Oh no, my freezer is out!

Food in freezer
Food in freezer

Freezer failure can happen at any time due to mechanical problems, power failures, or human error. Regardless of cause, freezer failure means the loss of all or part of a large investment in food, time and money.

When you discover that the freezer is not working, it is important to determine why it is no longer working. Has the door been left open? A blown fuse, a broken electrical circuit or an accidental disconnection? Is the freezer over packed or full of frost build up? Has there been a power failure or did the unit simply die? In any of these cases, normal operation should be restored as quickly as possible and the food checked for thawing.

If the freezer outage is due to a power outage you will want to do what you can to keep all the food from thawing. If the outage is not expected to be more than 12-24 hours, avoid opening the freezer and cover with blankets or quilts. If a longer outage is expected, the food should be moved to a locker or taken to a working freezer (friends and neighbors), if available. Move food as quickly as possible using insulated boxes or cooler chests. Purchased dry ice or packaged ice can be added to help keep the contents cold for a longer period. If dry ice is used, handle it carefully and get usable sizes. Don’t open the freezer again until you need to replace the dry ice or until the freezer is working again. (For more tips on using dry ice, see If Your Home Freezer Stops.) If the freezer is in need of a repair or has died, the same guidelines for moving food or adding dry ice may save the food until a repair person arrives or a new unit is purchased.

Once the freezer is working or is replaced, check to see if the contents are still completely frozen or partially frozen. It is possible to refreeze many foods that have completely thawed if you are absolutely certain that they have been kept at a temperature lower than 40°F for no longer than two days (about normal refrigerator temperature). Refreezing food must be done quickly. It is best to set the temperature control to the coldest setting and once the food is solid again, return the setting to maintain 0°F or lower. Since refreezing may affect the quality of the food, it is a good idea to mark the refrozen food and use it as quickly as possible.

The National Center for Home Food Preservation and Oregon State University have guidance on what to do with thawed foods. Some thawed foods can be re-frozen. However, the texture will not be as good. Other foods may need to be discarded.

  • Meat and Poultry: Re-freeze if the freezer temperature stays 40°F or below and if color and odor are good. Check each package, and discard any if signs of spoilage such as an off color or off odor are present. Discard any packages that are above 40°F (or at room temperature). Refrozen meat should be used within three to four weeks and cooked to 165°F before eating. The same is true for refrozen sausage, bacon and other processed meats. Refrozen meats will probably be drier than other frozen meat.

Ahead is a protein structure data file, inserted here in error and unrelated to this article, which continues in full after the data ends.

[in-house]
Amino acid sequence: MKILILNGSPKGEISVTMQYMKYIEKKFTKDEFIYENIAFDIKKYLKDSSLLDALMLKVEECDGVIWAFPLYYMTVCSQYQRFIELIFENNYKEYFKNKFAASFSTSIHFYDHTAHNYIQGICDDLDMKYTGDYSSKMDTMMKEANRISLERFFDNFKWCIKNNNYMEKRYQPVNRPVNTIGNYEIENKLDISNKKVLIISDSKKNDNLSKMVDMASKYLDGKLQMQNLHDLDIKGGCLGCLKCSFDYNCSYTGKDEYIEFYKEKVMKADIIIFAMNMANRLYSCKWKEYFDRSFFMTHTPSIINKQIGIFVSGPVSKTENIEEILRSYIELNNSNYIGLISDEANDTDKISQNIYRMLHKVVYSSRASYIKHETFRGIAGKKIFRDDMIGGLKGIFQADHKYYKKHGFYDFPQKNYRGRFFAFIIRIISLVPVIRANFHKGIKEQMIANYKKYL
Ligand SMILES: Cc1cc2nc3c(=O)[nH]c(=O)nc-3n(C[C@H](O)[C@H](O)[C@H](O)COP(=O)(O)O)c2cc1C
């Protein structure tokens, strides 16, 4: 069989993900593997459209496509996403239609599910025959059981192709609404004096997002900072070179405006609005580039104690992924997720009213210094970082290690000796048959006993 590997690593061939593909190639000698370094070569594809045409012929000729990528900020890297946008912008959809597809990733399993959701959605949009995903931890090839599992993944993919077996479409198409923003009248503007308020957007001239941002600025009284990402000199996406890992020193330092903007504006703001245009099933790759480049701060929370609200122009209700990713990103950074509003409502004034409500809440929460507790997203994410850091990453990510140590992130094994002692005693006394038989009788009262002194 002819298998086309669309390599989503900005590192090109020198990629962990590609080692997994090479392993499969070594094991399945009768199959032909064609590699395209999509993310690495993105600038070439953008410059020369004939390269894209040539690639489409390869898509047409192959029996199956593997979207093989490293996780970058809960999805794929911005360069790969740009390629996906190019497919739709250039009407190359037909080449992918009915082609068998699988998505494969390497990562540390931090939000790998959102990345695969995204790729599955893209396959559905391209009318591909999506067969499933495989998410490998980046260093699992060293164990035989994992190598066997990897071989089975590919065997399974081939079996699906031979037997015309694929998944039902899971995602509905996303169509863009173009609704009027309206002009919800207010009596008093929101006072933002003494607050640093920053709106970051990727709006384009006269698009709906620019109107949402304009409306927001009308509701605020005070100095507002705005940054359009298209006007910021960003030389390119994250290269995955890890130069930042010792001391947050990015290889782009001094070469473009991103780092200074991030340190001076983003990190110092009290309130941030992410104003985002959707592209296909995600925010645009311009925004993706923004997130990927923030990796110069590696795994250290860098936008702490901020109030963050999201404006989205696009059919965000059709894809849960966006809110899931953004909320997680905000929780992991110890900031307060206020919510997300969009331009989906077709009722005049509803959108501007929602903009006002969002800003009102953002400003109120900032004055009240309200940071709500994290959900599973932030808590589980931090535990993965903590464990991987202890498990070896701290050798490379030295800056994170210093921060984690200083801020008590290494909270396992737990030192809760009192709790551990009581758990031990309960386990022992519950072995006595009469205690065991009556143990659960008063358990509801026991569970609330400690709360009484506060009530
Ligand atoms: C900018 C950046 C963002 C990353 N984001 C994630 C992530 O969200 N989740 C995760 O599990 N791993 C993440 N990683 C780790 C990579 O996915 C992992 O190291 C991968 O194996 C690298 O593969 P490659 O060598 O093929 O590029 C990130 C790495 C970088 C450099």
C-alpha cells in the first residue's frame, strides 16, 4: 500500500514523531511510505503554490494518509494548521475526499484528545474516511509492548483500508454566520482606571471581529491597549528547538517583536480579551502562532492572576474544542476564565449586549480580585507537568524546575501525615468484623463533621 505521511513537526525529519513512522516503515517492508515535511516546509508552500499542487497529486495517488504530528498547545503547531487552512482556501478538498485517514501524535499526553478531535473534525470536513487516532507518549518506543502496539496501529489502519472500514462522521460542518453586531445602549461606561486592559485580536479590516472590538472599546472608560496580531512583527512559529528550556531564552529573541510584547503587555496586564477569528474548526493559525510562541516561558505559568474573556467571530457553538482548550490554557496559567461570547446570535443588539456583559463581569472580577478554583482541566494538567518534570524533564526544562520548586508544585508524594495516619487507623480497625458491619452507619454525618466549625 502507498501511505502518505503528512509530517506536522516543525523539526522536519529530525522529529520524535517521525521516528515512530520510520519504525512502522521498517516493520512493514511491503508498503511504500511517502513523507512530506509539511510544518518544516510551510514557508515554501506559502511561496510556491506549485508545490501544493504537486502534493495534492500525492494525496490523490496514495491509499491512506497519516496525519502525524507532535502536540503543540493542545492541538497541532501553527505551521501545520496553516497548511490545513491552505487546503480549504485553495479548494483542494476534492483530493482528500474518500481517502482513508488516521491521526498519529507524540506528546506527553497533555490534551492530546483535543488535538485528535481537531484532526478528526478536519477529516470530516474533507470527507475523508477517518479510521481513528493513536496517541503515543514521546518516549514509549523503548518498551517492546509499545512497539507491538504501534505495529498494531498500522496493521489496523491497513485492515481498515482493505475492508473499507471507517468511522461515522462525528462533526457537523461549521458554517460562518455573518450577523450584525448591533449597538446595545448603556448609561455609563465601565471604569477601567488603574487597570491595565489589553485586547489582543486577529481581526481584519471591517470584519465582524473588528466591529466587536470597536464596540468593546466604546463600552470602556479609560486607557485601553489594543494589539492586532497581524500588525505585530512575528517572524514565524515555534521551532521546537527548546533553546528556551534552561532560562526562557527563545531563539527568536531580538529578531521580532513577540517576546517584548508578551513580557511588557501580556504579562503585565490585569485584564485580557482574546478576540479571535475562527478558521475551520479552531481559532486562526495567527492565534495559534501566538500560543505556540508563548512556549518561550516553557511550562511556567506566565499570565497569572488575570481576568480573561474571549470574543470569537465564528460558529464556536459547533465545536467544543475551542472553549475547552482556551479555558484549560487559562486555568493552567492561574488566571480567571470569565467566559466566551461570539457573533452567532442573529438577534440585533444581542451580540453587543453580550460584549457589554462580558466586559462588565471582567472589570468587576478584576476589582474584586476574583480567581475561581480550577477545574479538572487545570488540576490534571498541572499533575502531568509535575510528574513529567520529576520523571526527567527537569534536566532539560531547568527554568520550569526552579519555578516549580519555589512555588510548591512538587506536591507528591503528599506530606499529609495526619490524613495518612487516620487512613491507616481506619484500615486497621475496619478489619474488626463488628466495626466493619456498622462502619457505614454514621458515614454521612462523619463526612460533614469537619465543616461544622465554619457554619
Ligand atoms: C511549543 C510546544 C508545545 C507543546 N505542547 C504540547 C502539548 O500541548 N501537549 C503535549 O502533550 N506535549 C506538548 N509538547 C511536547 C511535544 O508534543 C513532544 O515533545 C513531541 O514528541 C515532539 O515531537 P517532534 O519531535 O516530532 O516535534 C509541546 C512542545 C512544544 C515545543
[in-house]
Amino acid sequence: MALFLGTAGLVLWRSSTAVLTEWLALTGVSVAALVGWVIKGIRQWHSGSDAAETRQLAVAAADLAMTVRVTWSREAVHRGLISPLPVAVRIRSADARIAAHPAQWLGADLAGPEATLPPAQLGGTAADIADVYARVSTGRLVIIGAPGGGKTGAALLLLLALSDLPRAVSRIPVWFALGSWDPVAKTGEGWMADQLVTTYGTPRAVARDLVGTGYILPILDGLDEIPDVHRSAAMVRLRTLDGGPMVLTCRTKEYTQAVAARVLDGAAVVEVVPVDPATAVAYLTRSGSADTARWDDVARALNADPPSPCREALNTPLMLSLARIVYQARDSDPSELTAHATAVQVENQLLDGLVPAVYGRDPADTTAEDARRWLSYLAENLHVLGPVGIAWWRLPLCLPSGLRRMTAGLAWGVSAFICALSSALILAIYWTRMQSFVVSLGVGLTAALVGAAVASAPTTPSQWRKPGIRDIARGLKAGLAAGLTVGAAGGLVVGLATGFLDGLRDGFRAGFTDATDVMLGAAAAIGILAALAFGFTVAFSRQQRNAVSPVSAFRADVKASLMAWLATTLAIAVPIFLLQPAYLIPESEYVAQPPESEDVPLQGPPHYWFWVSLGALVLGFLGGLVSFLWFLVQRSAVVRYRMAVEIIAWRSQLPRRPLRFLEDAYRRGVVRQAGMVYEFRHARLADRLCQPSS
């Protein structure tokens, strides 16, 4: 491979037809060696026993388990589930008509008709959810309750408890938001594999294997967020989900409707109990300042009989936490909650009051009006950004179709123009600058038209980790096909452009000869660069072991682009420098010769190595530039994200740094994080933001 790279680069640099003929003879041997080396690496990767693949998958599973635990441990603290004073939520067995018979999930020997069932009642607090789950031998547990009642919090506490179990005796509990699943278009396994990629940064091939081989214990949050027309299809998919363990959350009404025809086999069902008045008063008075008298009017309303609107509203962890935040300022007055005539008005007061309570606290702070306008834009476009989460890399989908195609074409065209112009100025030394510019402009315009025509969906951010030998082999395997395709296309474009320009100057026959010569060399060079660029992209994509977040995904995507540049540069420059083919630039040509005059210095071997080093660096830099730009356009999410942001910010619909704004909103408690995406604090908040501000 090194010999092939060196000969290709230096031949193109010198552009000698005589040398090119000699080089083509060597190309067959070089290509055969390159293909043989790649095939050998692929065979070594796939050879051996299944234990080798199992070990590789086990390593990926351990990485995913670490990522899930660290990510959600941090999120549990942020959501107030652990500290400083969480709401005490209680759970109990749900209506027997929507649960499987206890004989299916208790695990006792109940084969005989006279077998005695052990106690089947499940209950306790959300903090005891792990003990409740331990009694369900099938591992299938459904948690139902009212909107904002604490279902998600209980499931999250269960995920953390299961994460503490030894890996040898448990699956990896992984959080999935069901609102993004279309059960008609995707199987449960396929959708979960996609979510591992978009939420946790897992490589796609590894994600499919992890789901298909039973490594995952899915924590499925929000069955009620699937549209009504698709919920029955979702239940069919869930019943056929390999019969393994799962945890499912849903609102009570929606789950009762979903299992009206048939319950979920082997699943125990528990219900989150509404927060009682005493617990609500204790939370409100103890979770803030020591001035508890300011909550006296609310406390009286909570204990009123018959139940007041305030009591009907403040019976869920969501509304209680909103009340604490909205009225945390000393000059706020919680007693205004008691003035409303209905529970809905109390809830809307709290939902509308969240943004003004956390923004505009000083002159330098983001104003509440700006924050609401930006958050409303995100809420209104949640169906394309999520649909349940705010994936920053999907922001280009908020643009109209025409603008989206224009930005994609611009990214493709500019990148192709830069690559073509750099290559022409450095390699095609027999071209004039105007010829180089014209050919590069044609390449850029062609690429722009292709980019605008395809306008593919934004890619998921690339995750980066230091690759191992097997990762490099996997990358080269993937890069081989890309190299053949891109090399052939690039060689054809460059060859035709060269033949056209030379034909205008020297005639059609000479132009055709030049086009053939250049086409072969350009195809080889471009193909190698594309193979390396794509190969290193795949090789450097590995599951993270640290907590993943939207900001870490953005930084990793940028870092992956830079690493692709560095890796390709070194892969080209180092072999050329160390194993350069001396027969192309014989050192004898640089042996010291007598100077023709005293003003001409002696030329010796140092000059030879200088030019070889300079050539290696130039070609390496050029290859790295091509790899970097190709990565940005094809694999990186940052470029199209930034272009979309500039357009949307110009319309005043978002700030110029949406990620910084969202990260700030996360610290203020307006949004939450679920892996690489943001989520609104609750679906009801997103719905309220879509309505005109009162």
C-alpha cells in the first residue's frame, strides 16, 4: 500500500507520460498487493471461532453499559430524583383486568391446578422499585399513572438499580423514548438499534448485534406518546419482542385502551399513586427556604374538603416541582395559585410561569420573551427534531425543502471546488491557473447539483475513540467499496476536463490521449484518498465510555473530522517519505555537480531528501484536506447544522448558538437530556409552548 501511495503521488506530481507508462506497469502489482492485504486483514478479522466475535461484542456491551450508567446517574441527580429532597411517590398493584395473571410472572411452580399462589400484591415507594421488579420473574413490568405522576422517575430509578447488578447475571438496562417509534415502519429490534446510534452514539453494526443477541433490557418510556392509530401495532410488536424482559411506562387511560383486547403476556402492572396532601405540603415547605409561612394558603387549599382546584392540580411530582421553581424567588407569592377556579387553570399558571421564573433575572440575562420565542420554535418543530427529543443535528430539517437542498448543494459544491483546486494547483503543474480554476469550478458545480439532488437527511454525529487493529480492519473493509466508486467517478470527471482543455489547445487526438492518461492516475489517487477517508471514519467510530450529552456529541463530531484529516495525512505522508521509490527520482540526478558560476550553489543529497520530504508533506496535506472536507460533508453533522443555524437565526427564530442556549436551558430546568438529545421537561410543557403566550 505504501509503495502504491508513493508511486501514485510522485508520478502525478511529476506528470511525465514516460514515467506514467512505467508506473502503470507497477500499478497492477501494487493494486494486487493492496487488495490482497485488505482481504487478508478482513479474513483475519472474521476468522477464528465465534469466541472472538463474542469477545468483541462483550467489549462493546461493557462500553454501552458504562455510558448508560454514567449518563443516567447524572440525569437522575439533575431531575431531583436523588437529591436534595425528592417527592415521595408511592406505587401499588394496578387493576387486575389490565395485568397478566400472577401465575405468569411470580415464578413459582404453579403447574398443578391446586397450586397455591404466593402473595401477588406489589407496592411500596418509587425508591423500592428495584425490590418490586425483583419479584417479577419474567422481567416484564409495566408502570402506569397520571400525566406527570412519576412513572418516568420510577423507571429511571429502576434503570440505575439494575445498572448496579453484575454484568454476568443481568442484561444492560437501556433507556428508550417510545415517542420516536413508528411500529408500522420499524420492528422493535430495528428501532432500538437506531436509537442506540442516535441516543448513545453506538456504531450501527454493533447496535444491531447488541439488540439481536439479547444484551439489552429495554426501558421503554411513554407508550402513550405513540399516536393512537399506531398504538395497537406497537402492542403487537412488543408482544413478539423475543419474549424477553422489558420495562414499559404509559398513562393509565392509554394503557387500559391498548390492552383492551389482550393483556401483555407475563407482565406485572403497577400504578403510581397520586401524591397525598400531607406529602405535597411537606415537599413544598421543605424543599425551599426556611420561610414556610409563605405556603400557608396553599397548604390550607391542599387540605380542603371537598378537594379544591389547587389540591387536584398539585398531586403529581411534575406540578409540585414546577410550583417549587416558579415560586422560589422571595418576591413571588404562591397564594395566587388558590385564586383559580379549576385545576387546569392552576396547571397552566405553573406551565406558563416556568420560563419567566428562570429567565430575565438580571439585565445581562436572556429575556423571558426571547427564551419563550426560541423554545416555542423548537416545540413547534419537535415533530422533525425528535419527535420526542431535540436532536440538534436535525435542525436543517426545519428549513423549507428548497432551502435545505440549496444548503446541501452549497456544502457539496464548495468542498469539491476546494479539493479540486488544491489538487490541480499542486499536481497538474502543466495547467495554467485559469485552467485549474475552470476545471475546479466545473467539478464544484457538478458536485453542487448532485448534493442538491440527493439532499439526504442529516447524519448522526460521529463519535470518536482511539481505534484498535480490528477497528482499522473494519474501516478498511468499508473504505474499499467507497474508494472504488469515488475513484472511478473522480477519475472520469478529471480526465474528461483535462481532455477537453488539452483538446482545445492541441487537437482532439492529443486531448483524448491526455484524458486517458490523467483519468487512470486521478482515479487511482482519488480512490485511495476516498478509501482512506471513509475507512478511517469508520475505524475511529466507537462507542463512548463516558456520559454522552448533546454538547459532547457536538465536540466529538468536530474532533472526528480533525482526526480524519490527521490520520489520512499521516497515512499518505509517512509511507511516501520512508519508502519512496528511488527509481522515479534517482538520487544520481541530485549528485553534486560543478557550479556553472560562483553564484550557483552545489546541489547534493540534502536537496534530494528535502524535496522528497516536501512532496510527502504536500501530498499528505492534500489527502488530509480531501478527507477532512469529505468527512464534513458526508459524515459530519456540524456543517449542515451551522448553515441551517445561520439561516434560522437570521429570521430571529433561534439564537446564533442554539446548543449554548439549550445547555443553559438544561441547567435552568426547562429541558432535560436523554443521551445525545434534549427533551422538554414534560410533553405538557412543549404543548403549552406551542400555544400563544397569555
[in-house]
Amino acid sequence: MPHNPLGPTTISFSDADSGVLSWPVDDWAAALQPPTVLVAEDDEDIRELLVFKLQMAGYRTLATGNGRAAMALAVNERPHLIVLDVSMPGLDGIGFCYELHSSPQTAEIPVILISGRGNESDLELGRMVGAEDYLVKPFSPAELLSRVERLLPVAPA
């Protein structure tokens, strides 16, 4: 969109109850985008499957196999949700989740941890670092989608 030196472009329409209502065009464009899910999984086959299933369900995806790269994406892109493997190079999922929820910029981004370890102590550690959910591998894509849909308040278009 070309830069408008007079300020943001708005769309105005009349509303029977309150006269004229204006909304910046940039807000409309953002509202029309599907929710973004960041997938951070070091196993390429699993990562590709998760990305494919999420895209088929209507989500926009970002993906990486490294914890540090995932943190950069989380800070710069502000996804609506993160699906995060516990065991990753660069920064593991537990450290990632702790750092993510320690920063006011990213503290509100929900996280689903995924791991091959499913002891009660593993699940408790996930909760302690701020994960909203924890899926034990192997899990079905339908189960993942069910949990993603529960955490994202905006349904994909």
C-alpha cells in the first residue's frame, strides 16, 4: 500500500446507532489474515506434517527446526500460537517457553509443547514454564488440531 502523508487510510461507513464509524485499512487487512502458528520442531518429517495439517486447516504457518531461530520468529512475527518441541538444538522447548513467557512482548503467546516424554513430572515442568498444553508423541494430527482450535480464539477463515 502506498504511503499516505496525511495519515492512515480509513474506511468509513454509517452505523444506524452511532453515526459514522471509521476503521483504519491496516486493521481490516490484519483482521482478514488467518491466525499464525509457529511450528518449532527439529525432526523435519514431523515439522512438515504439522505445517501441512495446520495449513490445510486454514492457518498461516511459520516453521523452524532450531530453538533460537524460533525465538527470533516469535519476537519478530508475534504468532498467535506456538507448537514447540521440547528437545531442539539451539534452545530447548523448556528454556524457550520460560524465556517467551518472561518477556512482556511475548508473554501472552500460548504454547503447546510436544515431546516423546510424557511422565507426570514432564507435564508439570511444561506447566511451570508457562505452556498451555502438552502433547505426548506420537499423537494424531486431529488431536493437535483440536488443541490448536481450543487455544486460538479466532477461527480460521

• Vegetables: Be careful with blanched or cooked vegetables. Bacteria can multiply rapidly in them. It may be impossible to tell by their odor whether they have started to spoil. Re-freeze only if ice crystals are still present or if the freezer temperature is 40°F or below. Vegetables should be immediately refrozen if they still have ice crystals. Discard any packages that show signs of spoilage or that have reached room temperature.
  • Fruits: Re-freeze if they show no signs of spoilage. Thawed fruits may be used in cooking or making jellies, jams, or preserves. Fruits survive thawing with the least damage to quality. However, fruits and fruit products are likely to ferment after they have thawed and been held at temperatures above 45°F. This doesn’t make them harmful, but it will change their flavor. They may be used in cooking or baking or for making jams, jellies and preserves.
  • Shellfish and Cooked Foods: Re-freeze only if ice crystals are still present or the freezer is 40°F or below. If the temperature is above 40°F, discard as bacteria multiply rapidly in these foods.
  • Ice Cream: If partially thawed, throw it out. The texture of ice cream is not acceptable after thawing. If its temperature rises above 40°F, it could be unsafe. The same is true for creamed foods and puddings.
  • Breads, Nuts, Doughnuts, Cookies and Cakes: These foods re-freeze better than most. They can be safely re-frozen if they show no signs of mold growth. Refreezing will likely result in some loss of moisture.

Marlene Geiger

I am a graduate of the University of Nebraska-Lincoln with a BS in Home Economics Education and Extension and from Colorado State University with a MS in Textiles and Clothing. I enjoy spending time with family and friends, gardening, quilting, cooking, sewing, and sharing knowledge and experience with others.

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